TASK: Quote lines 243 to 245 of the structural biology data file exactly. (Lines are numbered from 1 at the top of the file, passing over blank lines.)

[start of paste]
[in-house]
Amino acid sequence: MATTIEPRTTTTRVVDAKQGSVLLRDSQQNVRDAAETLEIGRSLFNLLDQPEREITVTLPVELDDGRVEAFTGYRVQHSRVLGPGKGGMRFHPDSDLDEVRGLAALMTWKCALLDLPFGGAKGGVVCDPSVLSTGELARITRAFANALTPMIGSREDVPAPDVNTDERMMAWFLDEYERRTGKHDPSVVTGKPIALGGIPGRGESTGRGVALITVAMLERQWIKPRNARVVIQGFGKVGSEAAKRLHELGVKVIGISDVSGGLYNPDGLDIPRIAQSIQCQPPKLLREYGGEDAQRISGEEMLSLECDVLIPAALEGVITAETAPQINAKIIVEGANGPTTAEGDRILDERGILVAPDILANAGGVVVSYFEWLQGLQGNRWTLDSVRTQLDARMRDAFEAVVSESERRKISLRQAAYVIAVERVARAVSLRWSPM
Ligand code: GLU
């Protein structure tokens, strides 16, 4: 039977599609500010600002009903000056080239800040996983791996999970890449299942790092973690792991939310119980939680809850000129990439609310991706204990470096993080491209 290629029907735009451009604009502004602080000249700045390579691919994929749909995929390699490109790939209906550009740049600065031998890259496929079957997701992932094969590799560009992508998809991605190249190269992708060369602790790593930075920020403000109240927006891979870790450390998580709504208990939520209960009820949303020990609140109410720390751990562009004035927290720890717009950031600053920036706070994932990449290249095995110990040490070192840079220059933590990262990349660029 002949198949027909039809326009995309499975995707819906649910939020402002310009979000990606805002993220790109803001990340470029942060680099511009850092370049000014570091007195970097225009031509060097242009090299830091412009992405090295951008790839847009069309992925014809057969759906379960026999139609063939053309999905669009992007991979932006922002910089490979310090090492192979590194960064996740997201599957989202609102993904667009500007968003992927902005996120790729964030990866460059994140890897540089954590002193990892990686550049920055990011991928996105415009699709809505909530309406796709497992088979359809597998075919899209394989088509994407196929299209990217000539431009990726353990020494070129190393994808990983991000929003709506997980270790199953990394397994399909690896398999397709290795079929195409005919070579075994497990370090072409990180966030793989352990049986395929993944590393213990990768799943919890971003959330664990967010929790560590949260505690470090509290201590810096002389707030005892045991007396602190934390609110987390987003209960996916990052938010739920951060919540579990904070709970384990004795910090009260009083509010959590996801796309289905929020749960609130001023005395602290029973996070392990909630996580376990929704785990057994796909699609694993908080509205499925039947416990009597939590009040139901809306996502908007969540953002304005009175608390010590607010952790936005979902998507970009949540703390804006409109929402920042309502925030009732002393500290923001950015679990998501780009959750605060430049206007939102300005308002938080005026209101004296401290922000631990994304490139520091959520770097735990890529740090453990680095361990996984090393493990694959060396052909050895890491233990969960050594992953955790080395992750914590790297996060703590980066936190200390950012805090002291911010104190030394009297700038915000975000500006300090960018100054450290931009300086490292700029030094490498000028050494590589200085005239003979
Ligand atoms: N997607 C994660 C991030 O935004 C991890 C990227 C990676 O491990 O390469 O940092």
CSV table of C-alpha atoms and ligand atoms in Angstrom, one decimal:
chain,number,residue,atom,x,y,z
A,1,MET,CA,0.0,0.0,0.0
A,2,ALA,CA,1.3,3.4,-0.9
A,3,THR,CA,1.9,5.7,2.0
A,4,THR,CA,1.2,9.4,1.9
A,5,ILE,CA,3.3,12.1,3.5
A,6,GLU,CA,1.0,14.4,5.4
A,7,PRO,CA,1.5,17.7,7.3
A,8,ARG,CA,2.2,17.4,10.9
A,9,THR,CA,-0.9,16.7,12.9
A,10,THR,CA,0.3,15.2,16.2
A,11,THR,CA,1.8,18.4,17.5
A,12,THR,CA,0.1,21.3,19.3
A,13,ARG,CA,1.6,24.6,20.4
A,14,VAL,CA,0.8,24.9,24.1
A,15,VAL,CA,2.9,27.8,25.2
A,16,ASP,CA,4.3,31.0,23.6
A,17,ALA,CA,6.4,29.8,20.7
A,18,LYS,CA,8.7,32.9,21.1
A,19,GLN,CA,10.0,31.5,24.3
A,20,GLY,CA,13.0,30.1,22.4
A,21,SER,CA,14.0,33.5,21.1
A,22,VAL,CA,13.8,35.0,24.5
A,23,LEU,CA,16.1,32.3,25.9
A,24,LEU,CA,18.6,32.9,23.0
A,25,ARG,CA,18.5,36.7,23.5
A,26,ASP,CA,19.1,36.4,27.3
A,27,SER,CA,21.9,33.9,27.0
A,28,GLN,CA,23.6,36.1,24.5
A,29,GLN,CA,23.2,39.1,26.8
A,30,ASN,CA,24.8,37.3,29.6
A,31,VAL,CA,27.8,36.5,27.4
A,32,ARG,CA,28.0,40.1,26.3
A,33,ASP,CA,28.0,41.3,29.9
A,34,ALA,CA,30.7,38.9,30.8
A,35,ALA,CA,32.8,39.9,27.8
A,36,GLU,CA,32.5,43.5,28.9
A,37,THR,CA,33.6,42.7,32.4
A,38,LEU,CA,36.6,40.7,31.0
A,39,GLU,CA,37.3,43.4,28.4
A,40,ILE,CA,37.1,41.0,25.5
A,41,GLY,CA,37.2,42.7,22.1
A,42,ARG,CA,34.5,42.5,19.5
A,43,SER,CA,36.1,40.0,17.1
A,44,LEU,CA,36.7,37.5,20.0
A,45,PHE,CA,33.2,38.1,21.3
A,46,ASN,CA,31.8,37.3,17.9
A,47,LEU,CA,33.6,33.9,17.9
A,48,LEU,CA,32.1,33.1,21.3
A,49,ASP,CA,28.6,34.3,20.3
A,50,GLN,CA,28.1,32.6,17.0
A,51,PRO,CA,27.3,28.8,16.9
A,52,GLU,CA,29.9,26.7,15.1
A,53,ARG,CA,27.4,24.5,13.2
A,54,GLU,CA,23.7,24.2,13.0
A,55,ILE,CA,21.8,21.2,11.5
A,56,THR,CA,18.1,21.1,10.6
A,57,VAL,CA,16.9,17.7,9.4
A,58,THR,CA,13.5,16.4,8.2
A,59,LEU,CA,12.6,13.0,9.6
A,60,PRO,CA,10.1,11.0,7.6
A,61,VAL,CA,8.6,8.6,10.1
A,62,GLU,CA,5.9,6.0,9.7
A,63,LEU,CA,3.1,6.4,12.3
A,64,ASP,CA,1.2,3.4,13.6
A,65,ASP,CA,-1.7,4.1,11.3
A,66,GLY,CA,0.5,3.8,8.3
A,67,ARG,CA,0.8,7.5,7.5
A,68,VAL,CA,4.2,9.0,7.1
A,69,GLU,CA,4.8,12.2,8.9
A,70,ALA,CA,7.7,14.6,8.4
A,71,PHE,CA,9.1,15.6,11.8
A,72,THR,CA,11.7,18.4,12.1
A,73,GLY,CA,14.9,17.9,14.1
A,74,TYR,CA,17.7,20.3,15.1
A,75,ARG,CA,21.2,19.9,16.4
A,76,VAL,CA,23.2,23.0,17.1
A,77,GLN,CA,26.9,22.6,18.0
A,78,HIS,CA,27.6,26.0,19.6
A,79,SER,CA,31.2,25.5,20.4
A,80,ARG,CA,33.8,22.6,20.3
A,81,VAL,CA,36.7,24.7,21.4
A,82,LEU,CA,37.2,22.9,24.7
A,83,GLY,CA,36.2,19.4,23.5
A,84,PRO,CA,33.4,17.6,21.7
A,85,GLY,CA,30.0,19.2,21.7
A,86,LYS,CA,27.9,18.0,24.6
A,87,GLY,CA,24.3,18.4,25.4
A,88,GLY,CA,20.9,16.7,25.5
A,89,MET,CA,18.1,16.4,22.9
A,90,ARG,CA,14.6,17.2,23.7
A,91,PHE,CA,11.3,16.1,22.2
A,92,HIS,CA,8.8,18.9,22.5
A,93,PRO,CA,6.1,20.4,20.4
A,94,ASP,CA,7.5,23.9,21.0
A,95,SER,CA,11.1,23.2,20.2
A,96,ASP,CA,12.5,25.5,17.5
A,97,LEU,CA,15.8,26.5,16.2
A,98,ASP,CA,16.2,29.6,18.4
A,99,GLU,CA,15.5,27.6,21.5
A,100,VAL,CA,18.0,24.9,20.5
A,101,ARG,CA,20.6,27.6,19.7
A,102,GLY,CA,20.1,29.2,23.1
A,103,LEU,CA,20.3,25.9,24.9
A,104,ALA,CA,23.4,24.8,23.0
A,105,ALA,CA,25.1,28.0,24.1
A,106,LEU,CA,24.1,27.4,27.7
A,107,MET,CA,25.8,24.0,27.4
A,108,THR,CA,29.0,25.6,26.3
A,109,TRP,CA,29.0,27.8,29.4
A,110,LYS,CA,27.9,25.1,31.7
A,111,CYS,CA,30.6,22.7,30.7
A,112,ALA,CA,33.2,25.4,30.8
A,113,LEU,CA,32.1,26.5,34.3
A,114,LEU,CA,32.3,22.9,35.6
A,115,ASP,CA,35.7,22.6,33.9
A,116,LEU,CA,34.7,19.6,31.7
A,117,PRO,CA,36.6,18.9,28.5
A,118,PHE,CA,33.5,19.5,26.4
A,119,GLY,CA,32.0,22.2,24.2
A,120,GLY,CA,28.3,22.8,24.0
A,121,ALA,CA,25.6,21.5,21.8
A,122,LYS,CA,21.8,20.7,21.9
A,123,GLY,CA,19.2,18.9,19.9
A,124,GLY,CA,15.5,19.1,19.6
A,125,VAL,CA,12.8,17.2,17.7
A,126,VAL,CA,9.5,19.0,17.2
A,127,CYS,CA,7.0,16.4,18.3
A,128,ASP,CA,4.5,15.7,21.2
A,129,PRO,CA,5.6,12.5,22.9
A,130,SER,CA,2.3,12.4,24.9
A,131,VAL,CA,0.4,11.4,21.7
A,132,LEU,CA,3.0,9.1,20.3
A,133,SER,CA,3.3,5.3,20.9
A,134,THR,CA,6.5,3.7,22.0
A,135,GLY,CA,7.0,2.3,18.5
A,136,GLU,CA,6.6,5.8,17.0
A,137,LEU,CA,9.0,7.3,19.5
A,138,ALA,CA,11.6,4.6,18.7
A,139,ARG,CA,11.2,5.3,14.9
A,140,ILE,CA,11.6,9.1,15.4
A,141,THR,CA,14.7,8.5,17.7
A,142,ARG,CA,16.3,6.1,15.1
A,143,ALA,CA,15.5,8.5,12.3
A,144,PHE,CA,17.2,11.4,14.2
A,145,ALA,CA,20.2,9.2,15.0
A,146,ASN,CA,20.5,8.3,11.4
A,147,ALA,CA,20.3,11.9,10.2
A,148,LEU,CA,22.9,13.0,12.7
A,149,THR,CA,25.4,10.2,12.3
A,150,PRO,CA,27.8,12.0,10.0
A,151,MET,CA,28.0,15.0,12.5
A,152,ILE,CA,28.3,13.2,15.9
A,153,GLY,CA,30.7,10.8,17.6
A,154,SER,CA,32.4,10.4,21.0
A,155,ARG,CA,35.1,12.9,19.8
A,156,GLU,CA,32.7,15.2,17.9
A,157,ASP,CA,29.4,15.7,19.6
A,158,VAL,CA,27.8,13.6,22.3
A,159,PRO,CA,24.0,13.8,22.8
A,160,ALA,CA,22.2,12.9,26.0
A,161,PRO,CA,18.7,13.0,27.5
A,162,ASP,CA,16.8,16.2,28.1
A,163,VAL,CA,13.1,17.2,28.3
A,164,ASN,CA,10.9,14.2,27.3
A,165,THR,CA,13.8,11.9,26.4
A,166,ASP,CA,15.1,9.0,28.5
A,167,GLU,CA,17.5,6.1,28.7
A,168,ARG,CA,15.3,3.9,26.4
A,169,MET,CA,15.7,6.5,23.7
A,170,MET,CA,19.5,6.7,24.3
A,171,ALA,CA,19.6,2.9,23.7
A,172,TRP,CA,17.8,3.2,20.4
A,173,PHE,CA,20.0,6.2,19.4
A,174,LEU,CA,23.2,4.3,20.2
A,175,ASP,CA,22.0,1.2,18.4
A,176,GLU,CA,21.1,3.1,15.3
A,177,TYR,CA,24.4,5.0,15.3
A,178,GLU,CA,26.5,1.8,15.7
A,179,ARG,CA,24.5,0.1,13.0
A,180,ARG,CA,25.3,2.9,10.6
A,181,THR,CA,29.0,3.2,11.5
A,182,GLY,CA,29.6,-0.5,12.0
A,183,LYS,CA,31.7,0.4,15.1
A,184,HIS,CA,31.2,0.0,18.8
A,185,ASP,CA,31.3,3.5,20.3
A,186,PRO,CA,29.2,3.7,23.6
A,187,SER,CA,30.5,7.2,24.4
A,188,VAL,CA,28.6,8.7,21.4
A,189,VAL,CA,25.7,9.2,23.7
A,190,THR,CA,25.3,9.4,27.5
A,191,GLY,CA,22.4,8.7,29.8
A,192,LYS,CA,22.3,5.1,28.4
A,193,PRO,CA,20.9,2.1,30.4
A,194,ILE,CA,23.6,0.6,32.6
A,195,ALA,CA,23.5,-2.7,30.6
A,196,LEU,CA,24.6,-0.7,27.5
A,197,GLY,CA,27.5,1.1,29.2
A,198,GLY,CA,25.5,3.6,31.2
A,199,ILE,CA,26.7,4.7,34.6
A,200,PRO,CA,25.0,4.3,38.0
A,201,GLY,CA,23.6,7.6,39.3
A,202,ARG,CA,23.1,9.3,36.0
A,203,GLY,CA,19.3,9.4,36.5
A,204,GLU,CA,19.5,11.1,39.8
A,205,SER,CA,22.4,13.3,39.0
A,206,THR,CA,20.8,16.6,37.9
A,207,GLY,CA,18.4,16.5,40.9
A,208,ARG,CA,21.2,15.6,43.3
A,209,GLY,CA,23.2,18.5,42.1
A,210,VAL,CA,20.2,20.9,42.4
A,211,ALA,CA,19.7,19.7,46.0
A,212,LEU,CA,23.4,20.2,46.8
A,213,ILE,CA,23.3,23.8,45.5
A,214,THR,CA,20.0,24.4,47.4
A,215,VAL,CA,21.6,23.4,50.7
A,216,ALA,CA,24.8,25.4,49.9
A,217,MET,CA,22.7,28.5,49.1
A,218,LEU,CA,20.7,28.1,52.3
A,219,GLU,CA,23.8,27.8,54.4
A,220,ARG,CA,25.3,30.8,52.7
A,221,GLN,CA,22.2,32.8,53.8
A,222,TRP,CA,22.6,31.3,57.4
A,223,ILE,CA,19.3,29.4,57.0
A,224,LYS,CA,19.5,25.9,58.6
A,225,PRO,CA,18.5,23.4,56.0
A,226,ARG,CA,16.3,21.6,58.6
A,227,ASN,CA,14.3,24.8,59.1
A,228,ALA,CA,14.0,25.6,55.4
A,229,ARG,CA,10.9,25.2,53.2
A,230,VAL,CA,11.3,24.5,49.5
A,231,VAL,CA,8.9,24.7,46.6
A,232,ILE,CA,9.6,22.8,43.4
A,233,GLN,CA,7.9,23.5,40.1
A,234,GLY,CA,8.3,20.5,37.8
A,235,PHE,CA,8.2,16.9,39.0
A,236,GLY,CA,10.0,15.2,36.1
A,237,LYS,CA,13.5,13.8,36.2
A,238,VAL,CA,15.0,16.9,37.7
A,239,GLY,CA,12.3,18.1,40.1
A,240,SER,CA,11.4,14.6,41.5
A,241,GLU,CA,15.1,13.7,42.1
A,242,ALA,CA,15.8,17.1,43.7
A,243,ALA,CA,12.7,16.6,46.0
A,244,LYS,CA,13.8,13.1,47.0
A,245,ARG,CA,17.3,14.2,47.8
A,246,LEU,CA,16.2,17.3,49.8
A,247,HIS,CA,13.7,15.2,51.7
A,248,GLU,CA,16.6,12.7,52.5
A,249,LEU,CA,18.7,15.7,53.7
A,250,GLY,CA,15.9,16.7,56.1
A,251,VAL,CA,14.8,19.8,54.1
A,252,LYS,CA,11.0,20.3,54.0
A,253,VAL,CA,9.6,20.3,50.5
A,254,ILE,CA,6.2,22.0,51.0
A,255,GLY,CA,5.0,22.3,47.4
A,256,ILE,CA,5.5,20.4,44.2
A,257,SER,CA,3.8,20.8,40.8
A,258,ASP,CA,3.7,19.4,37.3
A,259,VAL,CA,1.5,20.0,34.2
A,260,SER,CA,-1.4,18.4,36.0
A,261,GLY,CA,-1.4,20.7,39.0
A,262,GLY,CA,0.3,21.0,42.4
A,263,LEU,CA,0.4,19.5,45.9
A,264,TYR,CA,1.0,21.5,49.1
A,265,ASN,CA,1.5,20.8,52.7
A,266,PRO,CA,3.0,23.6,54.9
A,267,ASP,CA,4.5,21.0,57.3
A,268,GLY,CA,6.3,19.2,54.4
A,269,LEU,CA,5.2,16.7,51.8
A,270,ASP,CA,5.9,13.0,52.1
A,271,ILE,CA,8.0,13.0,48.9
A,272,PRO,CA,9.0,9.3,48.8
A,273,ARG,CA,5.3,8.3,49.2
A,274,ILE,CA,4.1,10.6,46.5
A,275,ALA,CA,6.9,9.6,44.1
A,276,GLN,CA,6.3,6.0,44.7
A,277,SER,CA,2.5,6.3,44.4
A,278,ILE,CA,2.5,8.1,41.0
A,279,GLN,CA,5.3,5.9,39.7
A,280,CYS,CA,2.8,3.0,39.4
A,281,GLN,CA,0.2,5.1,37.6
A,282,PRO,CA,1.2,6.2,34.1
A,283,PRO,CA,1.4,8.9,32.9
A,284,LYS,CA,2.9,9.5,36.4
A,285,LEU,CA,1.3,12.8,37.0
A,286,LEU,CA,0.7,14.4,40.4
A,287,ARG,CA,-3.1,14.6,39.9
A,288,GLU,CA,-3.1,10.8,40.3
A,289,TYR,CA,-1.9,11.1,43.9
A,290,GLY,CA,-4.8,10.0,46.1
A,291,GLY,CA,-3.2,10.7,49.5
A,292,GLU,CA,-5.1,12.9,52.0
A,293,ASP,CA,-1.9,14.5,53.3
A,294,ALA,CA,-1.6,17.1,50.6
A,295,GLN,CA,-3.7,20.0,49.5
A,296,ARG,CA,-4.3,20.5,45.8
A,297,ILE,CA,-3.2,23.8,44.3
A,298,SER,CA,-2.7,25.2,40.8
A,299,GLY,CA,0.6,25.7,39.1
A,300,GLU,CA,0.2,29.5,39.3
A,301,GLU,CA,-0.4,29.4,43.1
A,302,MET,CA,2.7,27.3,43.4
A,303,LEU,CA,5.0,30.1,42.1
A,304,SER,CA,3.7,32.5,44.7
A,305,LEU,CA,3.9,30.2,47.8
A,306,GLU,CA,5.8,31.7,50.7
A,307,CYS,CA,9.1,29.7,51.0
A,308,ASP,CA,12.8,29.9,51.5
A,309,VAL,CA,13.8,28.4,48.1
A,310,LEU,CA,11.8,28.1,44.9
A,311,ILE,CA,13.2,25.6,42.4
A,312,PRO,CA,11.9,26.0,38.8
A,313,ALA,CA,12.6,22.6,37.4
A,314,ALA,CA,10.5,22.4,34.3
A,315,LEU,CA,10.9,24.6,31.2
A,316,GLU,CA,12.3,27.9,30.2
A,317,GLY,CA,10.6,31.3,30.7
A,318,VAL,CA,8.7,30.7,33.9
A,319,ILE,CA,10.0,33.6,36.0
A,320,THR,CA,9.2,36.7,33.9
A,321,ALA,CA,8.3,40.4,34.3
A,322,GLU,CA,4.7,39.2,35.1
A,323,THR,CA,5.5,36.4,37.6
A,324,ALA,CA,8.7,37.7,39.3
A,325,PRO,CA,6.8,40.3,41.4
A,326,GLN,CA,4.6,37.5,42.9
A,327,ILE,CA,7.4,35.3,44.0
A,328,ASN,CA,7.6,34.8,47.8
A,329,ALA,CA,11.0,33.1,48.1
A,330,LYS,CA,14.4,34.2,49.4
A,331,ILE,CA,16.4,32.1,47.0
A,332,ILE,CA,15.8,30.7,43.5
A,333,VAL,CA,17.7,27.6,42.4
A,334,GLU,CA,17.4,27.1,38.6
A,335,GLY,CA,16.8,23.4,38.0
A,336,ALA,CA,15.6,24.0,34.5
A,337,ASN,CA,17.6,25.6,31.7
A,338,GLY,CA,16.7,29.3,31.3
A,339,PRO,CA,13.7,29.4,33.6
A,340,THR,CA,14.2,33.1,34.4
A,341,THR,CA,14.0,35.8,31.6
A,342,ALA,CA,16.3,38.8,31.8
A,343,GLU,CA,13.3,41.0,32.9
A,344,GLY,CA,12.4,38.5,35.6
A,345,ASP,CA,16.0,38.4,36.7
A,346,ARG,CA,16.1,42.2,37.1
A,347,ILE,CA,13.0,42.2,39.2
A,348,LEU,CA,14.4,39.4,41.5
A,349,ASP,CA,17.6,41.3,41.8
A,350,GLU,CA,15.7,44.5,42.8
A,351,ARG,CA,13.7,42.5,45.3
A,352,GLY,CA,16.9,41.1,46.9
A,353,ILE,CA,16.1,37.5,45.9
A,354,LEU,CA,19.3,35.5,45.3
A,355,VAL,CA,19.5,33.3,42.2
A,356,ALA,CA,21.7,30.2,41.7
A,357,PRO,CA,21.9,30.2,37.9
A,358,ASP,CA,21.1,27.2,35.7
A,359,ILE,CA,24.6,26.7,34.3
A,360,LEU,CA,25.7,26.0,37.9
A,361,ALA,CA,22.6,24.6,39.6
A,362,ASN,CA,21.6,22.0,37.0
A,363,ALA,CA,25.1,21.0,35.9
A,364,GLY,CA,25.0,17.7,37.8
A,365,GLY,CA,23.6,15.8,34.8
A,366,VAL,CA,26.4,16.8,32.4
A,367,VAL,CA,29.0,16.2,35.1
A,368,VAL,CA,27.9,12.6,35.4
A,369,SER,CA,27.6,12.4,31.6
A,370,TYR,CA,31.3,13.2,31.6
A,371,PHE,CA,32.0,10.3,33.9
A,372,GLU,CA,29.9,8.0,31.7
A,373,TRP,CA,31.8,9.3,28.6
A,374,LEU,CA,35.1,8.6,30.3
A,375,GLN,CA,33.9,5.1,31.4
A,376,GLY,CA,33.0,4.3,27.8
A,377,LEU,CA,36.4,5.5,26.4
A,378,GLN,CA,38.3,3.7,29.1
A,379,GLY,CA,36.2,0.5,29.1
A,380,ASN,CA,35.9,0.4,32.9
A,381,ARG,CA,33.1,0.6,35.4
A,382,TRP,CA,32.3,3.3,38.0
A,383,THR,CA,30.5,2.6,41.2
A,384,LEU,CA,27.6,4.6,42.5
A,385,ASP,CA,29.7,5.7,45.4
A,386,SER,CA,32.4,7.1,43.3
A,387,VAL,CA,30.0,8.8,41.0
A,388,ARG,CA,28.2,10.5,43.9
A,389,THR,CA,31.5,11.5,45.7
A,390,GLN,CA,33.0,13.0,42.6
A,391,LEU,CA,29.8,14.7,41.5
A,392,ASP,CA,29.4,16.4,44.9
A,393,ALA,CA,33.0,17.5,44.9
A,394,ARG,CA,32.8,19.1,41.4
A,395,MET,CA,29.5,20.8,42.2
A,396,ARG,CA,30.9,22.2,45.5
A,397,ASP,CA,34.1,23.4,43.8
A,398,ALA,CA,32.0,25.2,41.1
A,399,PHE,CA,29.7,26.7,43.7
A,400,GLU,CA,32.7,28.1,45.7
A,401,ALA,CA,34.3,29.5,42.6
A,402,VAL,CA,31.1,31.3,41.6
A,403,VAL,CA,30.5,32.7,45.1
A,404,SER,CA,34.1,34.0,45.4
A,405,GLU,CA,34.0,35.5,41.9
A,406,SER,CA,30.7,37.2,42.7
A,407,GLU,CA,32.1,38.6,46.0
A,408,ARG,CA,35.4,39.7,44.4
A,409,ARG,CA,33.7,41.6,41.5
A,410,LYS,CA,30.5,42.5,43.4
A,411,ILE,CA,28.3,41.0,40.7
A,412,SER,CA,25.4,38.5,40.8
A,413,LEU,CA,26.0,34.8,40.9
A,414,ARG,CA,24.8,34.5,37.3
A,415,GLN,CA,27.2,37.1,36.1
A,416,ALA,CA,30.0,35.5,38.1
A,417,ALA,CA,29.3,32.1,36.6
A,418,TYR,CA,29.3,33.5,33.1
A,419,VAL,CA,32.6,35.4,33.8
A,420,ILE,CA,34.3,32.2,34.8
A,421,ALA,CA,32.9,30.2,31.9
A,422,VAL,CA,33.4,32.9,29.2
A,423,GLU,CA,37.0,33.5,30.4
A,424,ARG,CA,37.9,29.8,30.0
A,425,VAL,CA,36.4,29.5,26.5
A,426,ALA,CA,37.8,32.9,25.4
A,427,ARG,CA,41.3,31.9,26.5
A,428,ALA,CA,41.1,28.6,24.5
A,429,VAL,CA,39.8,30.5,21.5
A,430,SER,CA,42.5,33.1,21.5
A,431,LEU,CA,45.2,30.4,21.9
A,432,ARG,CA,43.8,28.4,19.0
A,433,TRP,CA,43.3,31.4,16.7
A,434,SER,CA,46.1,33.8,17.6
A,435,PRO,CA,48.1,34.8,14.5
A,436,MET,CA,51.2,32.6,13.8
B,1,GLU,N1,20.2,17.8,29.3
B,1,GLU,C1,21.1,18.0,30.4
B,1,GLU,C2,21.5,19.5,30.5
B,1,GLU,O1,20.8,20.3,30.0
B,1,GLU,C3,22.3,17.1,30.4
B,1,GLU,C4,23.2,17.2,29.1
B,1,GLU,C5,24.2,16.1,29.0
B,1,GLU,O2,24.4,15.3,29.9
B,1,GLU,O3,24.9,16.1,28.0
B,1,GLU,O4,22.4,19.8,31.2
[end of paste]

A,236,GLY,CA,10.0,15.2,36.1
A,237,LYS,CA,13.5,13.8,36.2
A,238,VAL,CA,15.0,16.9,37.7